Comfortable and warm households with Energy Efficient Homes

Energy Efficient Homes can design and build an energy efficient home for virtually the same cost as a standard home.

As Christchurch builder Robert Whitehouse fulfills his personal mission to provide Kiwis with warm, healthy, energy-efficient homes, he has rebranded his business from Whitehouse Builders to Energy Efficient Homes to build a better future for his clients.

“Our main business now is by far Energy Efficient Homes,” Robert says. “The market is changing, and the changes that are coming mean everyone is going to have to be building energy-efficient homes.”

If the purpose of a house is to keep people sheltered from the elements outside, the New Zealand building code falls short by a fair distance. “If you build a house to standard in New Zealand, it will merely mimic the temperatures you have outside. We’ve got to be building above those standards.”

With New Zealand’s signing of the Paris Agreement in 2015, we have pledged to pursue efforts to limit the global temperature increase to 1.5° C above pre-industrial levels. Our Ministry of Business, Innovation and Employment is now in the process of changing the building code in a step-by-step process in pursuit of that target. Robert says the impending changes mean building a new home to code no longer makes sense.

When the average length of time someone stays in their new home is eight years, a home built to code is going to be so below standard by that time it’s going to be a really tough sell. “It will be like trying to sell a house now with single glazing: no one wants it.”

“The sustainability rhetoric is hammered into us everywhere we go, and it’s on people’s minds all the time now.”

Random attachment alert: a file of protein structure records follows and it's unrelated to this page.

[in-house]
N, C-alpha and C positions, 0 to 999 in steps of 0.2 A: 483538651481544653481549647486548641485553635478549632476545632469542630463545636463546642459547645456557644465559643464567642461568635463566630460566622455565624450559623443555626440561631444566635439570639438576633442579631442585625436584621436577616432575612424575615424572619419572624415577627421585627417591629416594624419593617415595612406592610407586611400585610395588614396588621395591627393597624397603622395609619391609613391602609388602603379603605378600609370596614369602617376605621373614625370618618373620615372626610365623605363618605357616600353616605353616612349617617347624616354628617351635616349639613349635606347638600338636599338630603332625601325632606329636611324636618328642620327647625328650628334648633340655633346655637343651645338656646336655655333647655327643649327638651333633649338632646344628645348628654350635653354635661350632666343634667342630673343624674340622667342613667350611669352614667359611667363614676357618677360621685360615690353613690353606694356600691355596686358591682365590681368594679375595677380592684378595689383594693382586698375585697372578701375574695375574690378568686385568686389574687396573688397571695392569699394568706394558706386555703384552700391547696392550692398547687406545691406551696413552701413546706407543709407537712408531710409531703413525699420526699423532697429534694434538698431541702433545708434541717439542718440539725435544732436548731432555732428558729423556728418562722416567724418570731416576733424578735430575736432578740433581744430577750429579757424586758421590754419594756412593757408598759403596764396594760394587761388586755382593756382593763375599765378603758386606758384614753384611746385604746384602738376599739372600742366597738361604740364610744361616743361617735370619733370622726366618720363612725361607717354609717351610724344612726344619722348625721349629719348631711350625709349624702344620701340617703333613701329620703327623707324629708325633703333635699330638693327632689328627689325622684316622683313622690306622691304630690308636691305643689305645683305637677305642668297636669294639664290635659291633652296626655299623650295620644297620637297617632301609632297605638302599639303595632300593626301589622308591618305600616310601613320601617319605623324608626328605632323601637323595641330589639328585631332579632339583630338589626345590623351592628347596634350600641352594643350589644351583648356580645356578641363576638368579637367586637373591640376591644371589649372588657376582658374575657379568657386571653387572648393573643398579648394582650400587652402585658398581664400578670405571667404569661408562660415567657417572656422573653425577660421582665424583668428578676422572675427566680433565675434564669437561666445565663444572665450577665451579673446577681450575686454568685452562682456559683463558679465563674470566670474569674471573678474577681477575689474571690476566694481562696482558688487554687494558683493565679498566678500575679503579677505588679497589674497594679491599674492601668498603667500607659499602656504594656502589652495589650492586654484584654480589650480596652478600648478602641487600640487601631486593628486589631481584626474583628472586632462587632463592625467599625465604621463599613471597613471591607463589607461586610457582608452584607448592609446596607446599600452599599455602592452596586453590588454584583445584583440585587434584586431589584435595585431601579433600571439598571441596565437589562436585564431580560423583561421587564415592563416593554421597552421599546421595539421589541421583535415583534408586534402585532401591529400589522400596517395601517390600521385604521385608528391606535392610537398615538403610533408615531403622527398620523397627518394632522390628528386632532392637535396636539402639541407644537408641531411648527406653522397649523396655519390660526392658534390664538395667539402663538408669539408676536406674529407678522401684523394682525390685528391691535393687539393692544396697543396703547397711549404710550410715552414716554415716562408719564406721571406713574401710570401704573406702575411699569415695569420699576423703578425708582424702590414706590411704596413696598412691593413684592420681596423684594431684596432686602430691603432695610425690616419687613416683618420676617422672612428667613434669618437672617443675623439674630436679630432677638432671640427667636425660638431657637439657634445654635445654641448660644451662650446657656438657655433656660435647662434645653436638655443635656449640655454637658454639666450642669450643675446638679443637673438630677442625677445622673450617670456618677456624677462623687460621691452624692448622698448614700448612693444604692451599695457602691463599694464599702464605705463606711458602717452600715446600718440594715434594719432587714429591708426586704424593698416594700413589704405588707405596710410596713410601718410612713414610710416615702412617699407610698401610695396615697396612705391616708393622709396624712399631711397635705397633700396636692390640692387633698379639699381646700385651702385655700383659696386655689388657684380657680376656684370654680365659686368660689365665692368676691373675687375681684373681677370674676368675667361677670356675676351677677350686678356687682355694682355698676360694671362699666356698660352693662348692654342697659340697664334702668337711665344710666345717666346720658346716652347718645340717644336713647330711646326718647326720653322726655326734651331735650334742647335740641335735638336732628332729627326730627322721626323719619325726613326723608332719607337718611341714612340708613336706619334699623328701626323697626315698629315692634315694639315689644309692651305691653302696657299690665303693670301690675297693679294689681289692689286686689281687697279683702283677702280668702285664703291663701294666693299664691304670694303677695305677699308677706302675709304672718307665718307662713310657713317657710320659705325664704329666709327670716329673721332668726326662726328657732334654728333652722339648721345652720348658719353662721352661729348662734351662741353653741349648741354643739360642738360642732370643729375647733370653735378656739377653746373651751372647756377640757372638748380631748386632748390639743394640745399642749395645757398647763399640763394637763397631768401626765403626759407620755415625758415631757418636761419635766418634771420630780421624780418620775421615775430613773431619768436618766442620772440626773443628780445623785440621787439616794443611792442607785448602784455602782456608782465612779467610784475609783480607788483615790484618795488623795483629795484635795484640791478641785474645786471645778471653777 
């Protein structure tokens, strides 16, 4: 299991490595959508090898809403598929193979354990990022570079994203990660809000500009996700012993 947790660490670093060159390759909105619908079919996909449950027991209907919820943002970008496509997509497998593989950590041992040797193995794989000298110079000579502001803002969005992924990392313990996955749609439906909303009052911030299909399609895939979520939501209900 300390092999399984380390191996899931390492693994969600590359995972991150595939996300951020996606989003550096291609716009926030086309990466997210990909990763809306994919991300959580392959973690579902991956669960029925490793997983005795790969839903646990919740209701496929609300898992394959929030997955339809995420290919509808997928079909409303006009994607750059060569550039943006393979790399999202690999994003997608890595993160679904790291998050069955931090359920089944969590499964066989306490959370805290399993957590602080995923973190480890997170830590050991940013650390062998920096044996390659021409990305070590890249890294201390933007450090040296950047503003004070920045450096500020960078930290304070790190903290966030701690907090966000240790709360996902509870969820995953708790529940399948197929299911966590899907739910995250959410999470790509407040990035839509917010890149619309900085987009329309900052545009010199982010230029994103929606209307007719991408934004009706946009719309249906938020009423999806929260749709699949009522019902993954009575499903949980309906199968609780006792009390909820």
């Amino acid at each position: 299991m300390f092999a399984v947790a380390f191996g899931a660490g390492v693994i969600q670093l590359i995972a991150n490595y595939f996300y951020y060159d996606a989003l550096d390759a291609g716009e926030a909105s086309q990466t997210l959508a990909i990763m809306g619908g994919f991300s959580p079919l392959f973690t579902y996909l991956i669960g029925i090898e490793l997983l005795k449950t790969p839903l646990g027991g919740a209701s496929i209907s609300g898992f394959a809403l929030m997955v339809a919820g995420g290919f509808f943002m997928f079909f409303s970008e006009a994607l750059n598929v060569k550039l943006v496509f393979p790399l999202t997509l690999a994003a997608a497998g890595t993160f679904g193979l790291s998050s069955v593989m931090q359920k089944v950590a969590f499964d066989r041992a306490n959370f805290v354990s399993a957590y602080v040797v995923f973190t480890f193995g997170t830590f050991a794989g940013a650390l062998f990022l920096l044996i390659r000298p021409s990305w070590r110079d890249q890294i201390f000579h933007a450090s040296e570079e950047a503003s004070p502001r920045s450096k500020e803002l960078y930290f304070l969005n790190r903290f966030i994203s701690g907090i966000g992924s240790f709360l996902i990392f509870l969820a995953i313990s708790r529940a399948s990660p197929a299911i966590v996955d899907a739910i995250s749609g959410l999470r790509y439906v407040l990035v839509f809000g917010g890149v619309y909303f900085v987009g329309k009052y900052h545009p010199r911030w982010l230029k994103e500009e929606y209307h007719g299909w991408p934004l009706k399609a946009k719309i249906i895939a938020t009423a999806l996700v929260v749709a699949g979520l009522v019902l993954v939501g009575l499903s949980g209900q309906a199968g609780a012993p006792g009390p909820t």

Energy Efficient Homes can design and build an energy-efficient home for virtually the same cost as a standard home when including the overall cost of running a home. “If you build a standard home, you’ll pay the additional cost and probably more to the energy company instead.”

He did his own calculations when he rented an energy-efficient home he had built for a client for 12 months and saved just under $50 per week on his power bills. The home had $50,000 worth of energy-efficient features, and the interest rate at the time was 6.5% or $62 per week.

“So it cost us $12 a week to live in that house, but I was counting on two things that I knew were going to happen: as soon as the cost of electricity went up and the interest rates went down, we were in the positive.”

With Energy Efficient Homes’ 12-month maintenance contract, Robert gets to revisit each client once they’ve enjoyed their new home for all four seasons. The comments are always the same. Their home is so comfortable and every room is warm, their physical health has improved and symptoms of respiratory and cardiovascular conditions, rheumatism, arthritis and allergies have reduced; their energy bills are low; and they would never go back to living in a home that wasn’t energy efficient.

Now operating under its new name, Energy Efficient Homes is busy when everyone else is quiet. “This is all the market is looking for. The sustainability rhetoric is hammered into us everywhere we go, and it’s on people’s minds all the time now.”

Energy Efficient Homes is expanding and looking for people to train in the right way to build energy-efficient homes. Even experienced builders will be trained in the installation of energy-efficient materials. “We take on apprentices and teach them the tricks of the trade, how to achieve good airtightness and how to be a good builder. If they’ve got the right attitude, we can show them the skills, and they’ll always have a job.”

© Waterford Press Ltd 2024 – Independent Print Media New Zealand

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